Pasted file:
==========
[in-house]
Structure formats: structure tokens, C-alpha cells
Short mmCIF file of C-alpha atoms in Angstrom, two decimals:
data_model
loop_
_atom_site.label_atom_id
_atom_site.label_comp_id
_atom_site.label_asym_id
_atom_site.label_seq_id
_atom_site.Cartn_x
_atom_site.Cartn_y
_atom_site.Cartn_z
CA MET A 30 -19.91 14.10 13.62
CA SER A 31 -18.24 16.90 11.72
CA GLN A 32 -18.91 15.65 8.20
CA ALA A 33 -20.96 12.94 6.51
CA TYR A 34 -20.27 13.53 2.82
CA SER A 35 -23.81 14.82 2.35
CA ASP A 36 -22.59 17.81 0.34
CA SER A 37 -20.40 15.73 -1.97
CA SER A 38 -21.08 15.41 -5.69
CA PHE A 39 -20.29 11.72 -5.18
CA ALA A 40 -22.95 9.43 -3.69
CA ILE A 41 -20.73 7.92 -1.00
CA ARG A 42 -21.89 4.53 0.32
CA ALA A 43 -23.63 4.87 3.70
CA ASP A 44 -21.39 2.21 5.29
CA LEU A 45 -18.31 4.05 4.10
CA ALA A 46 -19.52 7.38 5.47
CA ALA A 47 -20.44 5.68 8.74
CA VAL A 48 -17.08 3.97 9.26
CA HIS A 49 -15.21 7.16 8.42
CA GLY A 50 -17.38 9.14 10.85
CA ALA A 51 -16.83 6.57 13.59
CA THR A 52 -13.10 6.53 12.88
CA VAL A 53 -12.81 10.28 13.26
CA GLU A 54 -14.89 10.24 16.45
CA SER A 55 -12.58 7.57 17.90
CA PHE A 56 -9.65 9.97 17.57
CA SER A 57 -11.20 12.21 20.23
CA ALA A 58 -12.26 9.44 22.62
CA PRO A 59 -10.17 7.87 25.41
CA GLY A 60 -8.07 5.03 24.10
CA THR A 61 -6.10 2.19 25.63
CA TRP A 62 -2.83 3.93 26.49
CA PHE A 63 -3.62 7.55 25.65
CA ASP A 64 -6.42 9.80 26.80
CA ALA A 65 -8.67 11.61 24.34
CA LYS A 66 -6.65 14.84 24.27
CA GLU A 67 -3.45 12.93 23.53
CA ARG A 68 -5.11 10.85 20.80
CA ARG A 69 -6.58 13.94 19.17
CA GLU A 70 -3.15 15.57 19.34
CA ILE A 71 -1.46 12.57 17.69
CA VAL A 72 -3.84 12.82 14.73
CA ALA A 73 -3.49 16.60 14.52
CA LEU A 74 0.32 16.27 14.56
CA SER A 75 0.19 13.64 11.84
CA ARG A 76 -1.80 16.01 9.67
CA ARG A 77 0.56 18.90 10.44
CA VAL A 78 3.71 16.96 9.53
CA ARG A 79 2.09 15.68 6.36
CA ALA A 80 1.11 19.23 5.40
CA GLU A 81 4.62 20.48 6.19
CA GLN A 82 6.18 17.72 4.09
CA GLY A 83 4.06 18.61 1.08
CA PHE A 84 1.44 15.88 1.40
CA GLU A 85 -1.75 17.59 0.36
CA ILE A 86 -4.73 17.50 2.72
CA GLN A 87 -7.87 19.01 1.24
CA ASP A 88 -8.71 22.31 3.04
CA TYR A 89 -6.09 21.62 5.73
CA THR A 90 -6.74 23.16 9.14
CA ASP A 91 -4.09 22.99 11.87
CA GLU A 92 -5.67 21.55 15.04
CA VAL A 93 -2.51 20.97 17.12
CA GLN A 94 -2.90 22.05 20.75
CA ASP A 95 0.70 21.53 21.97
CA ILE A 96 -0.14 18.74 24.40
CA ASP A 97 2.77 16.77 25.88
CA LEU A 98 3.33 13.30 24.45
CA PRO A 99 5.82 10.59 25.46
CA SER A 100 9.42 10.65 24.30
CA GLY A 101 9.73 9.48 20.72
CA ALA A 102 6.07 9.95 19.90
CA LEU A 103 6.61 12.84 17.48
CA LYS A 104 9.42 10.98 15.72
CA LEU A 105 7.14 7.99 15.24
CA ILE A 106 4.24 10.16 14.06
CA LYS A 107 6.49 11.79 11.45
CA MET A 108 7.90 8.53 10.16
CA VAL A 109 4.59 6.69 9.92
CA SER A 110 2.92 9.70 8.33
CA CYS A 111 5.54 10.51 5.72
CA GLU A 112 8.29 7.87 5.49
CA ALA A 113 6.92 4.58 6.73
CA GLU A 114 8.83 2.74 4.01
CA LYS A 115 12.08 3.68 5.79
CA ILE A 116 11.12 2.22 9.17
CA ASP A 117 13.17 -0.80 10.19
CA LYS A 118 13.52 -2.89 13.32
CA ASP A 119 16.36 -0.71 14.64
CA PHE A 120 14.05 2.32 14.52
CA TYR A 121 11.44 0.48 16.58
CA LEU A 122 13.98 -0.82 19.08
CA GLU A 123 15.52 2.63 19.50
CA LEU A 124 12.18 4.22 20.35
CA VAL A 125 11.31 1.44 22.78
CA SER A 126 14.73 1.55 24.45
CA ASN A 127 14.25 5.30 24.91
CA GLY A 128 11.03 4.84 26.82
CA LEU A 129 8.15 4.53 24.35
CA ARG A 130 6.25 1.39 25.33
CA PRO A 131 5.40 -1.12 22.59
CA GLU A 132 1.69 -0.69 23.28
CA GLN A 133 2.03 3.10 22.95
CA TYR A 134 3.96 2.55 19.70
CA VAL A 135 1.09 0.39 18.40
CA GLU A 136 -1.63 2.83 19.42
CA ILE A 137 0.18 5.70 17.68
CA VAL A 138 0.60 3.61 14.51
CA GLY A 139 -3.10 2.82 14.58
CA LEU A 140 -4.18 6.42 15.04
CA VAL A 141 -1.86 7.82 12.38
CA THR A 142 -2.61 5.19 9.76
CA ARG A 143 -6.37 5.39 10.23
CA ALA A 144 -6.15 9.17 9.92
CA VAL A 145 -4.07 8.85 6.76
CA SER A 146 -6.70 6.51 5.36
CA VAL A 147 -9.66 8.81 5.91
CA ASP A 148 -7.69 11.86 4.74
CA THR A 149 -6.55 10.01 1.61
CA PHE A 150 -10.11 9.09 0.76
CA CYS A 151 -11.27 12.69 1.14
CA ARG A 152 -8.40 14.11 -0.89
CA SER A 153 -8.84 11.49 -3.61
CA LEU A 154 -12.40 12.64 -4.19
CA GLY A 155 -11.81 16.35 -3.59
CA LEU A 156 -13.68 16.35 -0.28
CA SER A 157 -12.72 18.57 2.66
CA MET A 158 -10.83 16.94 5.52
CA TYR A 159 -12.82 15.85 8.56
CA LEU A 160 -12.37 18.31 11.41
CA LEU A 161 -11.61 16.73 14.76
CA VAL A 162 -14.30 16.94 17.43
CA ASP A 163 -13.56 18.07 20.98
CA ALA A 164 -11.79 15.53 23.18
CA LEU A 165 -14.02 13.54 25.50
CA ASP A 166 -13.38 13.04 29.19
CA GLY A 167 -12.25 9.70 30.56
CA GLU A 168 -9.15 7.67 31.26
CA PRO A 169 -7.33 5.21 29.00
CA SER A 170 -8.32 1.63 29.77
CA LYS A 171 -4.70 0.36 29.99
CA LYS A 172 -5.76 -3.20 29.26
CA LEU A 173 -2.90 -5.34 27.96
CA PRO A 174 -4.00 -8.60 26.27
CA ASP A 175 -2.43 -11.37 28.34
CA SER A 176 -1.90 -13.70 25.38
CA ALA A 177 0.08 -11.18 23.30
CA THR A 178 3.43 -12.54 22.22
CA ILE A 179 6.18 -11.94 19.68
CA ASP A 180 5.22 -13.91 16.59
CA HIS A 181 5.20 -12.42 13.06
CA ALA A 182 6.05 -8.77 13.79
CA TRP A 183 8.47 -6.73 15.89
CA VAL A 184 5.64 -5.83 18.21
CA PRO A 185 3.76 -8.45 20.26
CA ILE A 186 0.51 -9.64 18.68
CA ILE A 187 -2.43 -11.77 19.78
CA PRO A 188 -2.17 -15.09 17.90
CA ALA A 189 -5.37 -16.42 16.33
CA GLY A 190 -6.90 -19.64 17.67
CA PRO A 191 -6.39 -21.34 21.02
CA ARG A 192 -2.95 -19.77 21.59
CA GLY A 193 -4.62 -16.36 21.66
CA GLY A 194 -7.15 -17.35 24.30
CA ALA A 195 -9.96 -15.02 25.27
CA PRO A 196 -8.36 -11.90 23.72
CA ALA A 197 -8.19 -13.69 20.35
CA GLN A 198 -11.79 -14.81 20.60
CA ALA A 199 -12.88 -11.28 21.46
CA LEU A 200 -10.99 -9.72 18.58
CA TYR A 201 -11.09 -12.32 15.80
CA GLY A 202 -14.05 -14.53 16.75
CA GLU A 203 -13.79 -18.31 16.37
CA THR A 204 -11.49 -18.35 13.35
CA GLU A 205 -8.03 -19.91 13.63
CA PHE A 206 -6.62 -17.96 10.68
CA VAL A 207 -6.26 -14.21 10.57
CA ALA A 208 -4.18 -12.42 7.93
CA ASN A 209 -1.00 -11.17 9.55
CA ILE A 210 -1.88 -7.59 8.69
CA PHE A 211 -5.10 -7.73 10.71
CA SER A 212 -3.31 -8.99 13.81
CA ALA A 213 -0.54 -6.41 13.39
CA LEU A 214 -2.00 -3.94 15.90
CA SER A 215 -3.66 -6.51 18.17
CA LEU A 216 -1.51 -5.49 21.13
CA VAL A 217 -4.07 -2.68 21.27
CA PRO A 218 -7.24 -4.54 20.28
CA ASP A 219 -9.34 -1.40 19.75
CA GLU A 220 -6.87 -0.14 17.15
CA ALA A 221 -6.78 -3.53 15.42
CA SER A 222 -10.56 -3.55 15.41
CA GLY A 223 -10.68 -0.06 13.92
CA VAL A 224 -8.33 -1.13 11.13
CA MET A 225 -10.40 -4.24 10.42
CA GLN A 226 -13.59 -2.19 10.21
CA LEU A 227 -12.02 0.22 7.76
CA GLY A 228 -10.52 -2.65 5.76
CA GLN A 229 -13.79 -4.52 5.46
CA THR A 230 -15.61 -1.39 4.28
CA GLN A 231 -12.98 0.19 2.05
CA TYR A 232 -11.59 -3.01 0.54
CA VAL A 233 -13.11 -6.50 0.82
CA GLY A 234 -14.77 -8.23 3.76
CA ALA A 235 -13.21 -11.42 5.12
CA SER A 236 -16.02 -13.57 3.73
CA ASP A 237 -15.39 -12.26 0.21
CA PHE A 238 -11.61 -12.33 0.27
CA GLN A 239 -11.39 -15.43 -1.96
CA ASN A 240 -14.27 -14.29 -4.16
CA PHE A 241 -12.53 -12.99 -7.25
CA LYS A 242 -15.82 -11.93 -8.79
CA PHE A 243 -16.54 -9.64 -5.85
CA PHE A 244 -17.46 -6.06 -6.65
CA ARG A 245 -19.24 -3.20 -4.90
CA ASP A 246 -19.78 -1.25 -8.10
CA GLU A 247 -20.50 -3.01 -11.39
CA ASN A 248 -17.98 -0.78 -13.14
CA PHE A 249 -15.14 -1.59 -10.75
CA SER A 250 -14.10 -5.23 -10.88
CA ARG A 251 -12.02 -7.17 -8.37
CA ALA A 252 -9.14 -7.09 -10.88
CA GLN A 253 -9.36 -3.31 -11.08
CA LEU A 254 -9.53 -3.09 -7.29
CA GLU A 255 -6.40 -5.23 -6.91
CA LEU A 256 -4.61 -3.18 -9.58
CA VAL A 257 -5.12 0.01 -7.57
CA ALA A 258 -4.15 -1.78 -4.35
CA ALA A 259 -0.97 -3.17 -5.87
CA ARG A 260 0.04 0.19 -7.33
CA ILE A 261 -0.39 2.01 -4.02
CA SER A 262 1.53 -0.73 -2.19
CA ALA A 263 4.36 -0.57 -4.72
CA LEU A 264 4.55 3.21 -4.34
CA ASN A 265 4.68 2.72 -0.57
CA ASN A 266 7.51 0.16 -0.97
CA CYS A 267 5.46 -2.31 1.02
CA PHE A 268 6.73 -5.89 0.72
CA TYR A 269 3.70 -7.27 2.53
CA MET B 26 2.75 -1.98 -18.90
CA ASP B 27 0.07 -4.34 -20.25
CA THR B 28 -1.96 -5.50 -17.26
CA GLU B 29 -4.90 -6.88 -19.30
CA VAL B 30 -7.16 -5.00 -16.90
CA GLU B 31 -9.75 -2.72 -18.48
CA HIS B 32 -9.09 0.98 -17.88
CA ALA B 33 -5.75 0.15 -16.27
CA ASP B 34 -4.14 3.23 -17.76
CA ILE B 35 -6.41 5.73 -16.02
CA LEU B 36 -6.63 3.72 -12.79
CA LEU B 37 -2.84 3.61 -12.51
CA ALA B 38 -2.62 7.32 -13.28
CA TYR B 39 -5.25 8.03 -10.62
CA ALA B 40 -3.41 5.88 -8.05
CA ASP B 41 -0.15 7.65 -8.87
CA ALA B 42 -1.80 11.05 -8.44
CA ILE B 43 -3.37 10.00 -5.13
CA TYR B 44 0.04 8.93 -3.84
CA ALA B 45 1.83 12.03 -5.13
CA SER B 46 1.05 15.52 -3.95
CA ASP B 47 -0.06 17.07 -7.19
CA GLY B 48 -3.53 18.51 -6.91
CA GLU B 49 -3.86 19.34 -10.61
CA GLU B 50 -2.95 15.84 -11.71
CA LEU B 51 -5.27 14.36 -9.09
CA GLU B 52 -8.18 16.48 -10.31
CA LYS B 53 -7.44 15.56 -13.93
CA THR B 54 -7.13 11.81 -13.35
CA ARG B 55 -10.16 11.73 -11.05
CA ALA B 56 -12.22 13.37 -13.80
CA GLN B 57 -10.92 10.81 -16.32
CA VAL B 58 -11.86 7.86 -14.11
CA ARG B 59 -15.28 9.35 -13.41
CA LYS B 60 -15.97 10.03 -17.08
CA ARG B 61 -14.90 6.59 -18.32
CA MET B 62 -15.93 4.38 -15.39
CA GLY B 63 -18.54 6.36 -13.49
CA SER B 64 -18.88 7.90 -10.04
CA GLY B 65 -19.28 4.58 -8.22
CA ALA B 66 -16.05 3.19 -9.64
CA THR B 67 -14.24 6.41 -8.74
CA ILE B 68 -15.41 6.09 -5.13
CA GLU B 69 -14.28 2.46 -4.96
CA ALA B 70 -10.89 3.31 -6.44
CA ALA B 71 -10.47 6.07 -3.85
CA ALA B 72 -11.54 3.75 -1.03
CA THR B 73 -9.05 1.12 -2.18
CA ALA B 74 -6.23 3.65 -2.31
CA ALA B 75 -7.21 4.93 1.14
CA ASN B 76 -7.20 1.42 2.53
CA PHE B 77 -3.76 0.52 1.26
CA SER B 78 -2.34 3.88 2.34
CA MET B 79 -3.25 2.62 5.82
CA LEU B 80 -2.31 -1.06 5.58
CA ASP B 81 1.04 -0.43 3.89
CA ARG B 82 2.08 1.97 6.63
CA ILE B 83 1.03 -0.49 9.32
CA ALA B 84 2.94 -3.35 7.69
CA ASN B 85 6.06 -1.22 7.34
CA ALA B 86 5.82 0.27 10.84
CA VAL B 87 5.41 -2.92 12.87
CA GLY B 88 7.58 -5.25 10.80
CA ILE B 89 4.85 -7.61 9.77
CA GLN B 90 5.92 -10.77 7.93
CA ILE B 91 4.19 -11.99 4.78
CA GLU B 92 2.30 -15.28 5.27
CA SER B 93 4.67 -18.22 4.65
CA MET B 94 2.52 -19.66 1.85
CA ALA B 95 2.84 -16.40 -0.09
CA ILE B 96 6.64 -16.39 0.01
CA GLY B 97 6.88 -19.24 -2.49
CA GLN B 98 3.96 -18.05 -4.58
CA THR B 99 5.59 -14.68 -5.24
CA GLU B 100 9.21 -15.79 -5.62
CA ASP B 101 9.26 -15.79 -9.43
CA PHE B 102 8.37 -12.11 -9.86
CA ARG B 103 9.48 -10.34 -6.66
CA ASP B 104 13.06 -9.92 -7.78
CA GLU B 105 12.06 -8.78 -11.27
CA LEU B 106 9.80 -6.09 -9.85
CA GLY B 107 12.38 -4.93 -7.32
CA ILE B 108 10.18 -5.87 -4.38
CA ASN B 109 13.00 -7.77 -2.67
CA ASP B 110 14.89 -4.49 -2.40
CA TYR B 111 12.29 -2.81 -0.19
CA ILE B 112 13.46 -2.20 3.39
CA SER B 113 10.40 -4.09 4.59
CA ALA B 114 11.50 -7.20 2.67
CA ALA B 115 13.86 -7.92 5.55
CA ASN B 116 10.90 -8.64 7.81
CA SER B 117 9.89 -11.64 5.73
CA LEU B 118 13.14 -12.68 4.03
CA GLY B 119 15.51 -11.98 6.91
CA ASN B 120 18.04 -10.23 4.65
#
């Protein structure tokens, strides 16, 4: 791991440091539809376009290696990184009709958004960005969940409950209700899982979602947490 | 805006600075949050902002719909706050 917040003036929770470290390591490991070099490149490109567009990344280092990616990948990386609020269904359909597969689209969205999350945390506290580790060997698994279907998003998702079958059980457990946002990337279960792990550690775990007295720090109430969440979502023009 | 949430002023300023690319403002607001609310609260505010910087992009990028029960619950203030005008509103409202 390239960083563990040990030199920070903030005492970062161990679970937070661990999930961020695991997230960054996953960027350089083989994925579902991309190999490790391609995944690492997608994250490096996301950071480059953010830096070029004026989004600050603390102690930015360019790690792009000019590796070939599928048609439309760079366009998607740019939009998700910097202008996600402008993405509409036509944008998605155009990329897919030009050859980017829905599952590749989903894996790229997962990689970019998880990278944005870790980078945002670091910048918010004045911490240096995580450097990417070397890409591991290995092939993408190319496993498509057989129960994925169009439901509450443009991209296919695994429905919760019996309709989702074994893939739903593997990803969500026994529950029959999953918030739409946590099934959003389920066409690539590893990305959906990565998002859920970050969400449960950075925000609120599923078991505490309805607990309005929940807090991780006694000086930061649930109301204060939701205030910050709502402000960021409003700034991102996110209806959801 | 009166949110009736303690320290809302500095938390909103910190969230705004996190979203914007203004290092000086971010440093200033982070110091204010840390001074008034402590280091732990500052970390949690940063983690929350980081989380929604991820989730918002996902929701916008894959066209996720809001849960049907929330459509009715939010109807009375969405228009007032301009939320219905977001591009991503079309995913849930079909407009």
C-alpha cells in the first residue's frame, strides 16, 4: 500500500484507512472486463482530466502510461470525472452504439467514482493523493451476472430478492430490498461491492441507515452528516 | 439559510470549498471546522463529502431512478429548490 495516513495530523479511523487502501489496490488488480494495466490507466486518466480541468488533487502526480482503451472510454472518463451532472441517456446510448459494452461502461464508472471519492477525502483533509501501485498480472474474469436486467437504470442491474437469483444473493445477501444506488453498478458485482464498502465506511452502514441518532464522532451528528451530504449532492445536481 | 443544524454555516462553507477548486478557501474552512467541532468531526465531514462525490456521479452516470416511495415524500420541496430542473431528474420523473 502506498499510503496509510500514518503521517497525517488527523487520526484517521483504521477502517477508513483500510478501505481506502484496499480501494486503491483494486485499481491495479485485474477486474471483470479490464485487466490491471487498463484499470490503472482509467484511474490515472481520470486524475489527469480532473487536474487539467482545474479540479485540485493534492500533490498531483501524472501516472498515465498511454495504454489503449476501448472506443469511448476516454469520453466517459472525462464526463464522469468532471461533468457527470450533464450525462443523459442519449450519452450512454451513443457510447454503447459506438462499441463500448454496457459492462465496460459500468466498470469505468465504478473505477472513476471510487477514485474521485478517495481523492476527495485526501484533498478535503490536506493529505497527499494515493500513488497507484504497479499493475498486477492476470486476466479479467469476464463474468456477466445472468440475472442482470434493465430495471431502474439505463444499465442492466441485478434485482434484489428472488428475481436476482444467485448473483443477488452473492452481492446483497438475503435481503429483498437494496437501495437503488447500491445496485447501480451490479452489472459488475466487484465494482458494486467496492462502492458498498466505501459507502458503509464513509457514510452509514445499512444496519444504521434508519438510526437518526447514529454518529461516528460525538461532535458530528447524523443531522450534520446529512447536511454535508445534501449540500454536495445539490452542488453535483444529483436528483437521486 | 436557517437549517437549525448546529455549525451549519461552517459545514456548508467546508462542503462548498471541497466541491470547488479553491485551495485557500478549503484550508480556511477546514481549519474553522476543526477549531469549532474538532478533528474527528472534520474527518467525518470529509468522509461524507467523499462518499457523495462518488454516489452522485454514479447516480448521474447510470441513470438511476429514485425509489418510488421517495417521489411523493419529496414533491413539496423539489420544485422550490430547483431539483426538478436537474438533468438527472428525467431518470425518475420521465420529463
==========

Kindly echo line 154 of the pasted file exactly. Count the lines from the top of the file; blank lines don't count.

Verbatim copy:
CA LYS A 171 -4.70 0.36 29.99